• @Snoopy – Lying troll making a fool of yourself, you don’t even know who I am or anything about me since I post anonymously, let alone what domains I have been involved with. Thanks for polluting the blog and harming the community, cause and industry with your reprehensible behavior though.

      • @Bill – Reasons we all understand, i.e. sometimes you absolutely positively don’t want to call people’s attention to something because it’s contrary to your own interests. Especially to an army of big players who are far better at taking advantage of it than you.

  5. I think the full phrase is ‘and the rest is history’ but I like this too. I sold fromseatoshiningsea.com for mid 4 figures. Most colloquial sayings are worth owning imo.

  6. I recently got UnwillingToWork.com

    It has become huge topic in politics in USA.
    Already got few inquiries and good type in traffic for a new domain.

    Everyday there are talk shows and news stories on this topic.

    Already tens of millions of search results in google.

  7. Nice name.

    I personally think longer domain names are highly under appreciated by domainers.

    They can be very catchy, easy to remember, pass the radio test and do a great job of grabbing eyeballs on searches.

  8. I like well known phrase domains like TheRestIsHistory when they have positive or aspirational kinds of connotations.

    They have commercial potential for big corporations as supplementary brands. So a sports shoe company could run a campaign like: “I switched from Brand X, won my first marathon, and the rest is history.”

    (Ending with a link to the domain.)

    I’m trying to only buy short names, but the longest name I acquired in the last few months is:


  9. I like it, Elliot. I think the right buyer will come along if you have patience. I’ve been away from the fine art/sport/science of domaining for a little while but, when I was last active, I built a boutique tech support site for bloggers on MommyBloggersBestFriend.com. I hand-regged the domain and sold it (with a small customer base) for a 4-figure profit. I really needed the cash or I would have kept building the business. I recently acquired it again, along with some similar names in other blogging niches, and hope to repeat my earlier success. I am open to taking on the right partner.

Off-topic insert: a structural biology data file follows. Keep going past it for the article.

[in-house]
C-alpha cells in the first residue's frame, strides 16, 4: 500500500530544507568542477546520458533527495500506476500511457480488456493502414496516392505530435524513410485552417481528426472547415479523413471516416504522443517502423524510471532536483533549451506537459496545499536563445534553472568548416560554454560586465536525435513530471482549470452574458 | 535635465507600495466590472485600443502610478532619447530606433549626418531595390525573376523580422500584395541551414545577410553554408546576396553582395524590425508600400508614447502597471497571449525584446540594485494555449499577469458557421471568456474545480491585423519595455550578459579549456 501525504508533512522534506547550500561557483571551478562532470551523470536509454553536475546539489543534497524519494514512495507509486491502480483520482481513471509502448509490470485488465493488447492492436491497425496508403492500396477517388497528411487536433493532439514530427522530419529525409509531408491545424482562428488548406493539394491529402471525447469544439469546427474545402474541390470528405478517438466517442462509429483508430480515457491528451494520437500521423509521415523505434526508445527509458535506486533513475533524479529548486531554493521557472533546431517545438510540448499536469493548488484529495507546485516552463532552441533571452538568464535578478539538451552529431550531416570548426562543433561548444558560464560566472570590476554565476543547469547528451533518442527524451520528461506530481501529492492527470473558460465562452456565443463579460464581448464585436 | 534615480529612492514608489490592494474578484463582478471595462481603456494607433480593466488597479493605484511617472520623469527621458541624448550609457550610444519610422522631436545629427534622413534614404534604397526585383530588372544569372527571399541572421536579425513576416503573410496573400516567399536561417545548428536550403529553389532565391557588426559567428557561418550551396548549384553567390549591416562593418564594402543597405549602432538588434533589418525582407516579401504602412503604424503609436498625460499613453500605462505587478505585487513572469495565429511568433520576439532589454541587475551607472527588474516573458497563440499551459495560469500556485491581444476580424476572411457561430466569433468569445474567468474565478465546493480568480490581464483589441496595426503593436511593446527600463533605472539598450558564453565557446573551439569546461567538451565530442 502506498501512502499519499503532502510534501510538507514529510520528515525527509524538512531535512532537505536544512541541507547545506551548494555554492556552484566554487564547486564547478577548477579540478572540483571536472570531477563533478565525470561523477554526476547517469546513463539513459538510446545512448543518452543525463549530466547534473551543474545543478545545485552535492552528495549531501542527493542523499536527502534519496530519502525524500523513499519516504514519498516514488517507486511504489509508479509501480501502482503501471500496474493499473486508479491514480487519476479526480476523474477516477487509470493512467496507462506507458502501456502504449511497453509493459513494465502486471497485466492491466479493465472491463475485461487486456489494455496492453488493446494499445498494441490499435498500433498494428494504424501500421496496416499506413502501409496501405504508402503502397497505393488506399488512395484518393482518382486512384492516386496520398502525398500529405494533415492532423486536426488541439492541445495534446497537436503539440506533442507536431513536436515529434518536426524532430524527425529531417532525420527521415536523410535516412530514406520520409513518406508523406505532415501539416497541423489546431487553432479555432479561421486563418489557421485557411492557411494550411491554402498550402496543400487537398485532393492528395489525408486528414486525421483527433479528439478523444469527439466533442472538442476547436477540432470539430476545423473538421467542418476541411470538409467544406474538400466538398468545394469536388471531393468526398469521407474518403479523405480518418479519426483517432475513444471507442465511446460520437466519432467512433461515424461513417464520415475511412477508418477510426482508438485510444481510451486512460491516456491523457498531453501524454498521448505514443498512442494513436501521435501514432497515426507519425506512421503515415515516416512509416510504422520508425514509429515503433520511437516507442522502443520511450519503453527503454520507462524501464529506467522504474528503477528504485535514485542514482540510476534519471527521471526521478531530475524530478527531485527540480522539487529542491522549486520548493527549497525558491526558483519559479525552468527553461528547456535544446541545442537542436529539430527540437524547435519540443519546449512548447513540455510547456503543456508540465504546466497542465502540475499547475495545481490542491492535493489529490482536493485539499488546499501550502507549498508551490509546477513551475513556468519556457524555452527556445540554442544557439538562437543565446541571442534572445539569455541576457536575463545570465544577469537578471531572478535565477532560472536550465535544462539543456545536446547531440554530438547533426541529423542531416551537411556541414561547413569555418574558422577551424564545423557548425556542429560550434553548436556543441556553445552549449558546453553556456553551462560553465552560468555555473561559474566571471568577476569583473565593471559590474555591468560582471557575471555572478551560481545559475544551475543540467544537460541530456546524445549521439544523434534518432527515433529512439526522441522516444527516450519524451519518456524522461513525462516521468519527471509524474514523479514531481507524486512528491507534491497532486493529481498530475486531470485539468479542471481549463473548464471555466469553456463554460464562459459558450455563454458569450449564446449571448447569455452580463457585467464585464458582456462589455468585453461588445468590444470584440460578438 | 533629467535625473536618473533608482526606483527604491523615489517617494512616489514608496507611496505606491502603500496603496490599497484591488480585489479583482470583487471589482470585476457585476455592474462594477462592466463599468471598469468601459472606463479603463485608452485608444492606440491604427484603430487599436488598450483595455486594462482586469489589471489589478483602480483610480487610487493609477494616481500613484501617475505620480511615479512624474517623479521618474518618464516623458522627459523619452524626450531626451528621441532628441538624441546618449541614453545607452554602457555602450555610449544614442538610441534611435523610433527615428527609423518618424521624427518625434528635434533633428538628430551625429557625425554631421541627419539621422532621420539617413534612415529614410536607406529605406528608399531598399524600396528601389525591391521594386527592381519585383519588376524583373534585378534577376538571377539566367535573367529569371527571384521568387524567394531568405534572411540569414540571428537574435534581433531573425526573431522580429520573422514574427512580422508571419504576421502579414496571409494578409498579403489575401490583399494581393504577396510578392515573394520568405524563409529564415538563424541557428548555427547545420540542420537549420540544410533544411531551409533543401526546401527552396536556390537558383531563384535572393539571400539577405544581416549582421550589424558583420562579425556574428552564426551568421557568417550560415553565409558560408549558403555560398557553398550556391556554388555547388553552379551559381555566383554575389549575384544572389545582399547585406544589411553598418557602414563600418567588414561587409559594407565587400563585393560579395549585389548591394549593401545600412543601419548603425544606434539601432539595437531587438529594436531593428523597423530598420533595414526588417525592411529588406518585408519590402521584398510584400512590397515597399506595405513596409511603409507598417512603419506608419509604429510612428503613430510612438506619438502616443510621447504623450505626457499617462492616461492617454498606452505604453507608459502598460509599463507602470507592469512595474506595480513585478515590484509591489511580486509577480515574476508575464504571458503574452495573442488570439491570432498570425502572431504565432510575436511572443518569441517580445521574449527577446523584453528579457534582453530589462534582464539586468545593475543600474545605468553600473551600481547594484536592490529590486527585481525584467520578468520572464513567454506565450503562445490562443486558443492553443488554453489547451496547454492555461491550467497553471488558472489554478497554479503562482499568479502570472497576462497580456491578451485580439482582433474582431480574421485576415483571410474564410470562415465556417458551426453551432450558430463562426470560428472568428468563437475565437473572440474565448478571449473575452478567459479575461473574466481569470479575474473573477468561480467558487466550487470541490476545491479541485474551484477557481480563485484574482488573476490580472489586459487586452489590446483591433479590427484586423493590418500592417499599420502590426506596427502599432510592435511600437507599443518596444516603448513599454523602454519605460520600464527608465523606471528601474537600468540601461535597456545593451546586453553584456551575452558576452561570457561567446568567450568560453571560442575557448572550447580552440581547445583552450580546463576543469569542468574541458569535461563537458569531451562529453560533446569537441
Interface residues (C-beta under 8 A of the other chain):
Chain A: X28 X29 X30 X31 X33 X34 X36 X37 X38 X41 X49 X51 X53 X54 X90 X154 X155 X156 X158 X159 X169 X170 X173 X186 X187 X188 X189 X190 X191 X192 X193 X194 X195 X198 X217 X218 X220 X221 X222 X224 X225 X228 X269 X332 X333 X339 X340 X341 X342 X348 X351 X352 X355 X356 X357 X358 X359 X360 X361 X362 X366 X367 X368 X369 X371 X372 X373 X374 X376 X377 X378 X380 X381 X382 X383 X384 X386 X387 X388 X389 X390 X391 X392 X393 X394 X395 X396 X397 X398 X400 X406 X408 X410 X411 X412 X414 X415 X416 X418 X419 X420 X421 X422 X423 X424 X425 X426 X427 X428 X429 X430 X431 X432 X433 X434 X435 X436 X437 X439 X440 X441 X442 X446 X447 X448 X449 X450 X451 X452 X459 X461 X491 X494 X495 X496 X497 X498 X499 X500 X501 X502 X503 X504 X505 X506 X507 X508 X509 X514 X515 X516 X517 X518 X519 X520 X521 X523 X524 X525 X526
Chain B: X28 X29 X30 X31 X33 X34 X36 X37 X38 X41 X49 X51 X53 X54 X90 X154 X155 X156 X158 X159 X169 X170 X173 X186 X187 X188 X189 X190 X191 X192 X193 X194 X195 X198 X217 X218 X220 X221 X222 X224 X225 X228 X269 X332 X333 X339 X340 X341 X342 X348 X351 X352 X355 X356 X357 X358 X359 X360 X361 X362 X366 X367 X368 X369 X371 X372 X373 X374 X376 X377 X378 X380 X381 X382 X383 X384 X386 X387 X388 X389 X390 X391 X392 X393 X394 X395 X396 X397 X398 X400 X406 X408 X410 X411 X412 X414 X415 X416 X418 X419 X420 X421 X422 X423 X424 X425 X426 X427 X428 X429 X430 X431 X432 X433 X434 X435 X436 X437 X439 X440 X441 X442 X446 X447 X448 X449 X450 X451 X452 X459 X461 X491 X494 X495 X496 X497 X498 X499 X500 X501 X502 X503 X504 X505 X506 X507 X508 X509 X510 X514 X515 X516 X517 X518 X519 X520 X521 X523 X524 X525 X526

10. I just bought the 3 word domain LickMyNose.com. This is not that great sounding name. But you could find lot of content on web related to pet animals with this name. Lot of pictures and videos of Cats and Dogs licking their owners comes up when i do a web search. This name will make up a nice pet website or Blog. Hope today or in future LickMyNose.com finds a buyer.

  11. You guys need to wake up and realize that 99.9% of the reason why you are going to be in here telling Elliot that it’s good is because of who he is. In the process you are going to miss or dismiss the wisdom of what I wrote. That’s how life works, and certainly this industry. You will lose out in the process.

  12. Personally I’m not a fan of this type of name, because it’s meaningless really. Sure, somebody, some day might pop up and enquire after it, but I wouldn’t hold my breath because it’s a novelty name at best – as somebody else said, an expensive lottery ticket.

    But then, aren’t all domain names in some context?

    Who’s to say what’s good or bad, when some really odd looking domain names sell for huge numbers. I know I’ve got it wrong more times than I’ve got it right.

    My longest name presently is charteredbuildingsurveyor.com – it’s 3 words but describes an exact professional title.

    It’s not for sale, it’s directed to one of the most expensive domain name I ever bough, as are many others.

    I stopped “domaining” a while back now, preferring instead to use my portfolio to promote elements of my niche markets I work in. It’s more profitable for me doing things this way than waiting for the elusive buyer of my names.

  13. I’ve mentioned this a number of times over the years, but I think because it’s me people just gloss right over it. But this is the reality and discovery worth it’s weight in gold:

    It’s all about the quality of the phrase as a commercially authoritative top of mind phrase. If that’s what it genuinely is, then as I mentioned above it can be category owning or at least sub-category owning. This is what people do with such a phrase, no matter how long it is:

    1. They type in the domain.

    2. Search: 2a. They search for the exact phrase. 2b. They actually search for the domain itself. 2c. Not only do they literally search for the domain itself, but they search for it in multiple forms by only adding spaces, so that it matches the domain exactly, but only has spaces employed in the search in numerous different ways.